Starter

  5. Venerable,

    Thank you for writing this article and sharing to us the experiences that comes directly from personal practice.

    Reflecting on what is written here, I recalled the advice and reflections shared to me by my teacher.

    – Without the cultivation through the four immeasurables and hundred thousands kalpas and without the Buddha’s intentions. We would not be meet the Suttas or yet able to read, contemplate and reflects the teachings. Though beyond comprehension, what is the Buddha’s intention?

    – Subtle point that Bhante mentioned, the Dhamma is subtle and profound. The teachings are multi-layered even in a single verse. Though beyond comprehension, What is the object of Buddha’s enlightenment? If not the Dhamma that one is experiencing right now? The Buddha words have a special properties that direct our attentions to the truth. What is the truth?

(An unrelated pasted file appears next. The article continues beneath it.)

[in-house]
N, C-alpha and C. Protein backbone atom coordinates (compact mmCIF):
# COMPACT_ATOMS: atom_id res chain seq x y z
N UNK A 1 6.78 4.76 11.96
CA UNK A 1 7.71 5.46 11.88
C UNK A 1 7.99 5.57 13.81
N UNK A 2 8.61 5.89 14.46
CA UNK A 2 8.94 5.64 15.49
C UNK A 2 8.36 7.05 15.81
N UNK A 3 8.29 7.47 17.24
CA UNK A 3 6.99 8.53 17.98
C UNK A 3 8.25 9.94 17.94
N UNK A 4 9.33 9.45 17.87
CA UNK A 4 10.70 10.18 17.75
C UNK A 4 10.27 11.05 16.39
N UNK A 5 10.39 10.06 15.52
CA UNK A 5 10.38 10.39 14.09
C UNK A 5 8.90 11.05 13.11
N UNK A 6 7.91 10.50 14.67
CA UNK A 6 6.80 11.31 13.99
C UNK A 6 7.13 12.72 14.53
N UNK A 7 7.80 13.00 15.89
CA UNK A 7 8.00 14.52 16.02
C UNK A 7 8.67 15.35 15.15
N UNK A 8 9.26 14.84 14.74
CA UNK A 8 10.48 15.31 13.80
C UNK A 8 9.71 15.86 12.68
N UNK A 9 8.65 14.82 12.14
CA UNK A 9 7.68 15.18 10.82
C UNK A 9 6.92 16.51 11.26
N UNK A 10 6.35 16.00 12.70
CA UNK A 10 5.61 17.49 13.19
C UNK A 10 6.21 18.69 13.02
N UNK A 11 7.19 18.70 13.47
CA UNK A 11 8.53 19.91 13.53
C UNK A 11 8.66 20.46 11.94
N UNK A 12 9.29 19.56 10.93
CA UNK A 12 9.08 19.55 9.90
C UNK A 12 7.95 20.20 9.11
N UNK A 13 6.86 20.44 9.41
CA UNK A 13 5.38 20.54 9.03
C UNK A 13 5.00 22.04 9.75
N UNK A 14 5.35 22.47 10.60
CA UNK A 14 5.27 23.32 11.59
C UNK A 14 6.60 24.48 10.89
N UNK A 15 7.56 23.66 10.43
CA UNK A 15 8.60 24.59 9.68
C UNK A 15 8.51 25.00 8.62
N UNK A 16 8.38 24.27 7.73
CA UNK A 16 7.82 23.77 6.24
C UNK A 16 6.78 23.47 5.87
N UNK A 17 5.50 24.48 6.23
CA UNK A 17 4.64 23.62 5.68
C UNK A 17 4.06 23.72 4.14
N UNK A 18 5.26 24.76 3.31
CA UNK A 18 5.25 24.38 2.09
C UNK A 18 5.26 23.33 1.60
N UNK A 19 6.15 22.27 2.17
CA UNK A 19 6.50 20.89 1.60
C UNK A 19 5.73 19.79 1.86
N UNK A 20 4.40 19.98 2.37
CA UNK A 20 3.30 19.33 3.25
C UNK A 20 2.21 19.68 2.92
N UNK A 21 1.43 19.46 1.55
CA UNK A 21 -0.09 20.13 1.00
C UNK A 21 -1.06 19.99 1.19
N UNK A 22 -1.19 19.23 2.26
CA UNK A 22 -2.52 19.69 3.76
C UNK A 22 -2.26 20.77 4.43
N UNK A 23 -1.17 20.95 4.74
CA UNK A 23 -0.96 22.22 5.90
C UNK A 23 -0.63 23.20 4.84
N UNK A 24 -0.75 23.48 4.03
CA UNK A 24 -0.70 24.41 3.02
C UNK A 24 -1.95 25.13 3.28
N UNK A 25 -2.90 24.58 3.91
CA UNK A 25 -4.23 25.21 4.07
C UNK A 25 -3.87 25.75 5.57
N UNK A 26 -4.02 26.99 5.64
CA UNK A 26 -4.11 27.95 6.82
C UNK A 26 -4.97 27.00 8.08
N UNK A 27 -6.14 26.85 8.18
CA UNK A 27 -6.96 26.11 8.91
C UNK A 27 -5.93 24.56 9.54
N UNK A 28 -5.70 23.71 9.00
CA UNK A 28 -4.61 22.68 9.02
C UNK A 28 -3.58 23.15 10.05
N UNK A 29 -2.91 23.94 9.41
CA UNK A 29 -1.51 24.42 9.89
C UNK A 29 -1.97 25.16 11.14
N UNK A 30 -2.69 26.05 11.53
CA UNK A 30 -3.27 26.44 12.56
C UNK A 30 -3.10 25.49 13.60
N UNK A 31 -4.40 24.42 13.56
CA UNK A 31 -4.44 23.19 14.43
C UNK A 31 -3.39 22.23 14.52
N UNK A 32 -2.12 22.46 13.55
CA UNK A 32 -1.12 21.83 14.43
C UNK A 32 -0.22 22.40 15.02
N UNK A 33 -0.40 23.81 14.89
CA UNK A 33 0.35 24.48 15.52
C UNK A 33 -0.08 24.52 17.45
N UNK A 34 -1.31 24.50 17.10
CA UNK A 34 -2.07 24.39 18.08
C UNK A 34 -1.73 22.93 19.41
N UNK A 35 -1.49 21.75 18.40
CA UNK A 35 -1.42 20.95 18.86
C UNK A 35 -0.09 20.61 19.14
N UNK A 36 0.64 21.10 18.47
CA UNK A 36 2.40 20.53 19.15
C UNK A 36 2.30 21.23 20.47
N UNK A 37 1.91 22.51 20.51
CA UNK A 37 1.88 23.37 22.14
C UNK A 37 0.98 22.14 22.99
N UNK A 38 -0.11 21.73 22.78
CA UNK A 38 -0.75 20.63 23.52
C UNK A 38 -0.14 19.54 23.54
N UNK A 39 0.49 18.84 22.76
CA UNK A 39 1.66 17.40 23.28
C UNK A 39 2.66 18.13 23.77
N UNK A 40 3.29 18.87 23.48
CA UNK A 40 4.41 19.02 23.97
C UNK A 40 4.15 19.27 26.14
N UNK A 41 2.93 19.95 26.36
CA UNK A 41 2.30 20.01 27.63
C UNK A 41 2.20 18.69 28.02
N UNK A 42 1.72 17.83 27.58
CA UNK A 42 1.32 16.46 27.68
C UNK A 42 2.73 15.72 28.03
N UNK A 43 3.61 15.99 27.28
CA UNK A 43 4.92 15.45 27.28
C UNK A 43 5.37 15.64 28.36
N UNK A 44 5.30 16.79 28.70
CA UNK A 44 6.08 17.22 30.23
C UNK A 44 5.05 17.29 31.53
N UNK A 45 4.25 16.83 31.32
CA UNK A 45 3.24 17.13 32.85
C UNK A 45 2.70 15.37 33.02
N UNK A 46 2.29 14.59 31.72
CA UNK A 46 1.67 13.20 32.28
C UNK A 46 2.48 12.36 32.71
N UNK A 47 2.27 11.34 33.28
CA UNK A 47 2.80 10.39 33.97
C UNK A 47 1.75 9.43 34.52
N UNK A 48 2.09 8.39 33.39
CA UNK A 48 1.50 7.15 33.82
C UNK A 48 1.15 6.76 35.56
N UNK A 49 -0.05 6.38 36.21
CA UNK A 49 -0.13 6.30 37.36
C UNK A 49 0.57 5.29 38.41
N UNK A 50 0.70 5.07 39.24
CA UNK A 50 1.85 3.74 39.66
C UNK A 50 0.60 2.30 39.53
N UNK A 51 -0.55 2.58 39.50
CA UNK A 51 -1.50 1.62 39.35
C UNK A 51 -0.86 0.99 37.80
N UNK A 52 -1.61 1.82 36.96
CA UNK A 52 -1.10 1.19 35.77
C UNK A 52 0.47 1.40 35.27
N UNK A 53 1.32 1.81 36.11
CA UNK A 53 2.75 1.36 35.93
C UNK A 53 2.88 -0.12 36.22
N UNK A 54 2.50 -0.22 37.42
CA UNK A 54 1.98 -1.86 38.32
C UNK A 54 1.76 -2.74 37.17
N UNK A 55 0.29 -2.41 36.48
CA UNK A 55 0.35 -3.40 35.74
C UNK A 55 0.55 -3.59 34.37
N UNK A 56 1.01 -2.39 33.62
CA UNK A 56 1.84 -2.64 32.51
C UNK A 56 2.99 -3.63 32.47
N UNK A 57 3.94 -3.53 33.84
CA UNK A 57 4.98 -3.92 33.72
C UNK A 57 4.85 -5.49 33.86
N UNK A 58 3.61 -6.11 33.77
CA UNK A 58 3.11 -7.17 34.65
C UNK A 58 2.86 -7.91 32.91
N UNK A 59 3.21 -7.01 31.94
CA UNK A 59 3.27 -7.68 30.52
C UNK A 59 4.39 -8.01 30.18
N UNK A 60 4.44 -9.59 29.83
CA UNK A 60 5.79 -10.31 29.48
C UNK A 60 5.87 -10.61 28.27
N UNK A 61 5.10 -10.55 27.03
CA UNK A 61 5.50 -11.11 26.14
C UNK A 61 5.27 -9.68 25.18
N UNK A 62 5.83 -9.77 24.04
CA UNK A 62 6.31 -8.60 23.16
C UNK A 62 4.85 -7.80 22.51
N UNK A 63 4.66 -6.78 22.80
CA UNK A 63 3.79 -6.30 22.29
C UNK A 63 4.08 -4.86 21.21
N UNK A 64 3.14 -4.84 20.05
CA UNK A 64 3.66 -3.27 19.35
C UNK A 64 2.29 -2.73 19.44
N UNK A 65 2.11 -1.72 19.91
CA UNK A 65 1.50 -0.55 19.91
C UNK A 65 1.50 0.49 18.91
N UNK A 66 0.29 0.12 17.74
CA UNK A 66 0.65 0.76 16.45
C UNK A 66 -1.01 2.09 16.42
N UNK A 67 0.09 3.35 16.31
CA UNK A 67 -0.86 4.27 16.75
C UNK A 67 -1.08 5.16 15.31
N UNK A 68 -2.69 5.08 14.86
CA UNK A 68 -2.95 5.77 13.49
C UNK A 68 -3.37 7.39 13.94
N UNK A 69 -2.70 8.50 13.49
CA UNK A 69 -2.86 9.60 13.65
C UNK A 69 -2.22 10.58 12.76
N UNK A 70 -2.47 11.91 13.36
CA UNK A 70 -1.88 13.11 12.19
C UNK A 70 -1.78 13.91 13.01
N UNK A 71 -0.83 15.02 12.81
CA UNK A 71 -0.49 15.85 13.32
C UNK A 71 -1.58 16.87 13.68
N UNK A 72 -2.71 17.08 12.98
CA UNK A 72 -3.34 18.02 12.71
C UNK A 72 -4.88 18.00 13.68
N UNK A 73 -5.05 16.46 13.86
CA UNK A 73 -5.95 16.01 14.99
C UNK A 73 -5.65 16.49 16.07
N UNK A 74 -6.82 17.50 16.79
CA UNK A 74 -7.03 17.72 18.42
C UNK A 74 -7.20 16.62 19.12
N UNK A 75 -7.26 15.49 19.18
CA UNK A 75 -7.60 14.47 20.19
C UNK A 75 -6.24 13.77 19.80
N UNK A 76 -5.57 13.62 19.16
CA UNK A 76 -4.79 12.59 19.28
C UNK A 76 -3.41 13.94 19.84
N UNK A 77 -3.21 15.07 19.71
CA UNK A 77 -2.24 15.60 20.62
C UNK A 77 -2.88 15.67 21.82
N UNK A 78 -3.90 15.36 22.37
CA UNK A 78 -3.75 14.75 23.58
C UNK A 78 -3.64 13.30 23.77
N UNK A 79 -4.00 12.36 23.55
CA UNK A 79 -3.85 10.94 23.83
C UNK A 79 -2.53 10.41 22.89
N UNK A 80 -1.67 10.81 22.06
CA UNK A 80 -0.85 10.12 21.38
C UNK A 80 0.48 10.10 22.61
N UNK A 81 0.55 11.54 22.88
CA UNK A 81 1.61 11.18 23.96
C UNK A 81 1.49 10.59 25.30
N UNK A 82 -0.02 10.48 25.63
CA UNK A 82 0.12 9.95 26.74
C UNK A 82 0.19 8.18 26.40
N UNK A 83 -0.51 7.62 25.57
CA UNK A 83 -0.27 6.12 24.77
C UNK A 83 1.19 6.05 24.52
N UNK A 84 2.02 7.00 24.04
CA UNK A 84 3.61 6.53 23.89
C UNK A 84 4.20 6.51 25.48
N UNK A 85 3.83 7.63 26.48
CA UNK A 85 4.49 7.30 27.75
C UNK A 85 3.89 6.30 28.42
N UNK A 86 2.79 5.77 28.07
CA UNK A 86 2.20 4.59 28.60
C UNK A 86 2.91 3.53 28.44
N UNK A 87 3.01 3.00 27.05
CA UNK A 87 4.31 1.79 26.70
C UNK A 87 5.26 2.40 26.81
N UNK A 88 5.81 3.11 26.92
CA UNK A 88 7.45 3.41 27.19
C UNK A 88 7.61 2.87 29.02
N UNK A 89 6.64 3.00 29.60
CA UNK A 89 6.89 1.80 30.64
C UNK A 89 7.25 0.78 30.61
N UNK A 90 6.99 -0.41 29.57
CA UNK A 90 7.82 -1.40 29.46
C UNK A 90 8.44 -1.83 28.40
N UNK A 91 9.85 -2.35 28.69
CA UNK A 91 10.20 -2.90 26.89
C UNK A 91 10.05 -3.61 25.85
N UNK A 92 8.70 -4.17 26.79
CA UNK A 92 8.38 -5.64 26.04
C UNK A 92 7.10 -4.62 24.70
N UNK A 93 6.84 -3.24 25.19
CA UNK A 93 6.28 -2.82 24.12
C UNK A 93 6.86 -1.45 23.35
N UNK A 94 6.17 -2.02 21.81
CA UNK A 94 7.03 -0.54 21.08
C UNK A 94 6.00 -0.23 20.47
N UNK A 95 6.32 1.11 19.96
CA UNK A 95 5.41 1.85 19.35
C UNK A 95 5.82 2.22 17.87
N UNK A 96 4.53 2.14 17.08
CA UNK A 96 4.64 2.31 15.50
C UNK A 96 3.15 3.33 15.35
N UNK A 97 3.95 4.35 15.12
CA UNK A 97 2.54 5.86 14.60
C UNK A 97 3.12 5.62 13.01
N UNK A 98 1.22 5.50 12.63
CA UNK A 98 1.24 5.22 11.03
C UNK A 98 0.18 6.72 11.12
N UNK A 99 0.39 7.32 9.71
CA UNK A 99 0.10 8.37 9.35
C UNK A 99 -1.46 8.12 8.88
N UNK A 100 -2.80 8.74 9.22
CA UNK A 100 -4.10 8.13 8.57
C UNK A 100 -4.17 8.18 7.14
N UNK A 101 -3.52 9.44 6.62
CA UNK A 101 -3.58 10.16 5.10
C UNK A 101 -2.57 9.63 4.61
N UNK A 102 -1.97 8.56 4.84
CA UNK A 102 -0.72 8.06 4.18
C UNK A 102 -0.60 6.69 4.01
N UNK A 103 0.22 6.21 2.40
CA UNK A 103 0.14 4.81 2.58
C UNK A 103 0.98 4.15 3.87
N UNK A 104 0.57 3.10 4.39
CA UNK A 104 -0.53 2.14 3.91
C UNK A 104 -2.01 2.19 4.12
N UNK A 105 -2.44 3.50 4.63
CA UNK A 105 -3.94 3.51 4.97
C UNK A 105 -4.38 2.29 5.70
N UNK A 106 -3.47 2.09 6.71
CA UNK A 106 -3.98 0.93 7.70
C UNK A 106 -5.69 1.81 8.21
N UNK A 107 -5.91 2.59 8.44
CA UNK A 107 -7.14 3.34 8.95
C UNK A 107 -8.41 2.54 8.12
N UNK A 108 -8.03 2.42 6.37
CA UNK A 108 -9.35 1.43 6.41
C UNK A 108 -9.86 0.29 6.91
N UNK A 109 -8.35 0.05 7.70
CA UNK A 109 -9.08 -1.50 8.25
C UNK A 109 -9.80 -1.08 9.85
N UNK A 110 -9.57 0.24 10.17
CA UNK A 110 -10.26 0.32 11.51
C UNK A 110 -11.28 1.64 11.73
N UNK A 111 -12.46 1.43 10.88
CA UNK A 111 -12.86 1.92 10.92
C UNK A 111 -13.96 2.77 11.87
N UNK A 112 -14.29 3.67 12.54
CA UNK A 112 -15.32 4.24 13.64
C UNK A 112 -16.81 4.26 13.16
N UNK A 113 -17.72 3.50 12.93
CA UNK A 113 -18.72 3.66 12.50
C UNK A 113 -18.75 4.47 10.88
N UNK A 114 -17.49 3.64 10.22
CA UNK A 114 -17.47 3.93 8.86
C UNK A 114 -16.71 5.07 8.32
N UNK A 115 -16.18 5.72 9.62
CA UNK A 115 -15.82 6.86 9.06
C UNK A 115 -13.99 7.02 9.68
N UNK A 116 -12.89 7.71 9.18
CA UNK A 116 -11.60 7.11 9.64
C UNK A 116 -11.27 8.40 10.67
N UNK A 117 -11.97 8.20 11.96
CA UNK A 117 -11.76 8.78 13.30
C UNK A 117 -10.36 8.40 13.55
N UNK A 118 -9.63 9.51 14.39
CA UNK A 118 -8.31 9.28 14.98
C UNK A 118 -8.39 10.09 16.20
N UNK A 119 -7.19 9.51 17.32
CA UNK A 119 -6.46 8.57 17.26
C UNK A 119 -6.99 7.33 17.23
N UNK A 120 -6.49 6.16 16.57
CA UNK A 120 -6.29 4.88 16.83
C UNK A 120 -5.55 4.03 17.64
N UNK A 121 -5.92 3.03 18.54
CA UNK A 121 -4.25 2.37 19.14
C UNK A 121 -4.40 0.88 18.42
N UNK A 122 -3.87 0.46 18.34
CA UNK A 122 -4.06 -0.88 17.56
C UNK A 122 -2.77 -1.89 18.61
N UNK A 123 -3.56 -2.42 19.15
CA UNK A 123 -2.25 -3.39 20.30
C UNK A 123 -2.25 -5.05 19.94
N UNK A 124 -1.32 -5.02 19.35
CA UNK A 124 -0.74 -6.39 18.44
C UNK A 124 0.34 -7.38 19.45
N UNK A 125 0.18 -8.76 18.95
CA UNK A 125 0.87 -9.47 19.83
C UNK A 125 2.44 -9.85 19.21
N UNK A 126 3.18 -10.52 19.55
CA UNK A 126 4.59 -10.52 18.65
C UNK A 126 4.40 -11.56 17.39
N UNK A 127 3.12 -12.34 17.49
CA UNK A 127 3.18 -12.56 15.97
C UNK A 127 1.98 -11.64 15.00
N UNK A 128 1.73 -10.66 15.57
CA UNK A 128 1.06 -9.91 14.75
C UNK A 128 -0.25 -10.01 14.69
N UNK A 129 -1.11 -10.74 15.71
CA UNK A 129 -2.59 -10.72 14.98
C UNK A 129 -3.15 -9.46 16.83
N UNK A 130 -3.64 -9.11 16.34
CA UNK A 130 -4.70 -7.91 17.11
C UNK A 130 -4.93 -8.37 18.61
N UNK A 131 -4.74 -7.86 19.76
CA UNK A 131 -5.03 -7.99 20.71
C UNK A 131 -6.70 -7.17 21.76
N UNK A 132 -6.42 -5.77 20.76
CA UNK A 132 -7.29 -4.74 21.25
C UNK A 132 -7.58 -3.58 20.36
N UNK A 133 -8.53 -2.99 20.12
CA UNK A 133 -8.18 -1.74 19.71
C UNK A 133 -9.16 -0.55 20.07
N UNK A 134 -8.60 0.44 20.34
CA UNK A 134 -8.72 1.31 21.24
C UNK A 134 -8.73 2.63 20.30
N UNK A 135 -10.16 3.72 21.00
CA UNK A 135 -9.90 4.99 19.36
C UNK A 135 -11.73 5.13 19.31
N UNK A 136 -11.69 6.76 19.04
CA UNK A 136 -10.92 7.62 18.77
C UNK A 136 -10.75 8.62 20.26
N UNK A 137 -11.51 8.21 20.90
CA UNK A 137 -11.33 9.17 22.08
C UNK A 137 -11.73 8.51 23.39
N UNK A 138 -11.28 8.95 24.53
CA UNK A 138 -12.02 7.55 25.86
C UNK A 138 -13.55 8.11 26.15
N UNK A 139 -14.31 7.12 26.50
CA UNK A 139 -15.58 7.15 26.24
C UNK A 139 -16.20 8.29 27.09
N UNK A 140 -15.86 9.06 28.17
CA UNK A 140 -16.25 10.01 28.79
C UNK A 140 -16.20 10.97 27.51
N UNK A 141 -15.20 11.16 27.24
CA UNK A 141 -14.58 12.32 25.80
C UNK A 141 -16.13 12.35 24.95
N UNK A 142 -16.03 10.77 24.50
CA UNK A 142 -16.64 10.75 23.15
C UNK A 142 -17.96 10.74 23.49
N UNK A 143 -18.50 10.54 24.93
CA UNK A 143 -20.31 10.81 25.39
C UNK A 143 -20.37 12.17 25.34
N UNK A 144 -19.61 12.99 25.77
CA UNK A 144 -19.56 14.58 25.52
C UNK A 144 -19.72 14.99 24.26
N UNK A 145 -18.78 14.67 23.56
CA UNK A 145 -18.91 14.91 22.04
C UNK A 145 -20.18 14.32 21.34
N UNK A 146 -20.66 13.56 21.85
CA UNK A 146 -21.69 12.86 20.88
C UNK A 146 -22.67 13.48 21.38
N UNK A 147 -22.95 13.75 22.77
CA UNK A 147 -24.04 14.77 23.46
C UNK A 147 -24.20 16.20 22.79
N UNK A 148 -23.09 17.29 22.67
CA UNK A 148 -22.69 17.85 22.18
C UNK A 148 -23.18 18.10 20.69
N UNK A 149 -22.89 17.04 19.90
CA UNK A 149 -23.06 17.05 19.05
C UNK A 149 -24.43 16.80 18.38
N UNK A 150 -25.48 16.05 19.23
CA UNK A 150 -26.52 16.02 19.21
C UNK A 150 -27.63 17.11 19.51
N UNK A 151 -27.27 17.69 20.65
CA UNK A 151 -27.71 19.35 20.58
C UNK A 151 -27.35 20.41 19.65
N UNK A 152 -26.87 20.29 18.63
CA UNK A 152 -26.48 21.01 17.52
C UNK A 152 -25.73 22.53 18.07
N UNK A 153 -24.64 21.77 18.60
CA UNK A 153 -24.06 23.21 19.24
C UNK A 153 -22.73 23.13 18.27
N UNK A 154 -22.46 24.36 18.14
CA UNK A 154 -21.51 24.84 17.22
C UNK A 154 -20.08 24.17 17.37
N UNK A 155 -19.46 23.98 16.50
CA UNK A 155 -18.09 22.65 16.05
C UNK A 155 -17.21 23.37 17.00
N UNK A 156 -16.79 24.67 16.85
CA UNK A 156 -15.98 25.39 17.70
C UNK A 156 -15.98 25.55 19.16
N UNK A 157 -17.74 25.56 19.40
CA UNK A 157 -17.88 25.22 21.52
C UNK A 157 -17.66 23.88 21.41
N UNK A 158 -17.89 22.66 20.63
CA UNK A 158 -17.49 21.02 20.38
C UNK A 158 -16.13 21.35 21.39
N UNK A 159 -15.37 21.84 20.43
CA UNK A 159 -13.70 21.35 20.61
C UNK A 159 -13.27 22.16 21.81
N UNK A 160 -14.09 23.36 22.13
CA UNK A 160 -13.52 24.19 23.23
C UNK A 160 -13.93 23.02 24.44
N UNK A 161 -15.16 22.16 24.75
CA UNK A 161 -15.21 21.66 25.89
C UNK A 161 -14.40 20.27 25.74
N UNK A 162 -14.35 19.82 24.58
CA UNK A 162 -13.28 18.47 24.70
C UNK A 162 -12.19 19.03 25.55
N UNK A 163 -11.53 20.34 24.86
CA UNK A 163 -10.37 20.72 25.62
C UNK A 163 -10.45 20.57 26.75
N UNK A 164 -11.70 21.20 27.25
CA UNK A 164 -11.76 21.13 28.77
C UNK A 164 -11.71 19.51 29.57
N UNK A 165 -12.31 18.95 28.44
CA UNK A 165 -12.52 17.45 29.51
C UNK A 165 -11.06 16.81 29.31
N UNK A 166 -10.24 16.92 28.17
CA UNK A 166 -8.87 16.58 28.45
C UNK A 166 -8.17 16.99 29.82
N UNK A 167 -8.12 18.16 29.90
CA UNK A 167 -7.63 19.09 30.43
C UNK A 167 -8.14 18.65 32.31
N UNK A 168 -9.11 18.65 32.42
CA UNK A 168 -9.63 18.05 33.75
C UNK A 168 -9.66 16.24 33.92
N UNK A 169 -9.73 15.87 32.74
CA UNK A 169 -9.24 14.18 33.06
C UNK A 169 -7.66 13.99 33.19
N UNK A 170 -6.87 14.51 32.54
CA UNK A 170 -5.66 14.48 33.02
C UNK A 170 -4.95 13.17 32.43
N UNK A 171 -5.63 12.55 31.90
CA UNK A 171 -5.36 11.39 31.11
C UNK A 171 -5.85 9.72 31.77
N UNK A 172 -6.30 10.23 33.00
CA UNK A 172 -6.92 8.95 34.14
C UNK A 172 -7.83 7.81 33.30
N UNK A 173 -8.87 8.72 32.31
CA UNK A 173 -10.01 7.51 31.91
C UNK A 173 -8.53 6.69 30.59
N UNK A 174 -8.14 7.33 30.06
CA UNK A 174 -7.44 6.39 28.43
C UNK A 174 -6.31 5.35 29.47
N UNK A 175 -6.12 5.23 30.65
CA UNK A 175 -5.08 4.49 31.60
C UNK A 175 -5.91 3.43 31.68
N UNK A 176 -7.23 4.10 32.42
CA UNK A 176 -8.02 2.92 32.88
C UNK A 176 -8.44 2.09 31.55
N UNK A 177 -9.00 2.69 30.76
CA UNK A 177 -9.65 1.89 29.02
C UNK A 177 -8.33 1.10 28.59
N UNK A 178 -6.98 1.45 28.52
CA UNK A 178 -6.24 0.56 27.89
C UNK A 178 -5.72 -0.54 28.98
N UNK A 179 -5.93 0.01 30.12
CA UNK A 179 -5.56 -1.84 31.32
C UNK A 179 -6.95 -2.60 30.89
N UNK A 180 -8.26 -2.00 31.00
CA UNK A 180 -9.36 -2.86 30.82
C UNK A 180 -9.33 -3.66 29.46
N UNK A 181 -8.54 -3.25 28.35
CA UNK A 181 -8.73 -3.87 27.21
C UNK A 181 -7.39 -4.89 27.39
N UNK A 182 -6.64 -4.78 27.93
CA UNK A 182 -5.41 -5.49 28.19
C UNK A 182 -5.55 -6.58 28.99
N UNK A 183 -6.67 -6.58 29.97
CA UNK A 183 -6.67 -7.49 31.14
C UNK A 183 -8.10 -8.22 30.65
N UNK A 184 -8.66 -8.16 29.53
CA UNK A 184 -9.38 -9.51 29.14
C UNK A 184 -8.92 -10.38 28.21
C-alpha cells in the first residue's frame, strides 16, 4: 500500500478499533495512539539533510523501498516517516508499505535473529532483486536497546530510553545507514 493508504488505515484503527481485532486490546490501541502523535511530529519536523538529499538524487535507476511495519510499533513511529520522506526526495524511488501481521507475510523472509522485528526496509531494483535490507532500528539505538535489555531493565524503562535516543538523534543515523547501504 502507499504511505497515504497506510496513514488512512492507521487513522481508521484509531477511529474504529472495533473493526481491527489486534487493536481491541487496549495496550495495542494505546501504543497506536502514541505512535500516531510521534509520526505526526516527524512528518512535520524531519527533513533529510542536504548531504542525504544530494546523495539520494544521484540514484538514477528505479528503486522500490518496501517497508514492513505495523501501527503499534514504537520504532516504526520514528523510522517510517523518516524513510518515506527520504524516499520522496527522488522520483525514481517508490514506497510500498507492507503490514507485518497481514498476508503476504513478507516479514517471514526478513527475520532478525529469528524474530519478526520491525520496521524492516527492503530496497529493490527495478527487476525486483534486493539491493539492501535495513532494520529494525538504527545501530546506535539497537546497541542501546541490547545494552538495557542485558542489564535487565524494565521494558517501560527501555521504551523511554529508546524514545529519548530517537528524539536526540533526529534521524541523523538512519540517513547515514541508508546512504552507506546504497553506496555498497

– Rare is a Human Birth, rare is the emergence of the Buddha, rare it is to be able to hear the teachings, rare it is whether one can receive the Dhamma and practice in accord with the Dhamma.
    What is received, contemplated and shared is not lost; as a seed well planted. We received the fruits and fulfilled the intentions of the ancient masters that worked tirelessly to preserve the teachings.
    The thread is not broken; our connections to them to Lord Buddha goes sentence by sentence, word by word and truth by truth.

    Revering to all the good friends.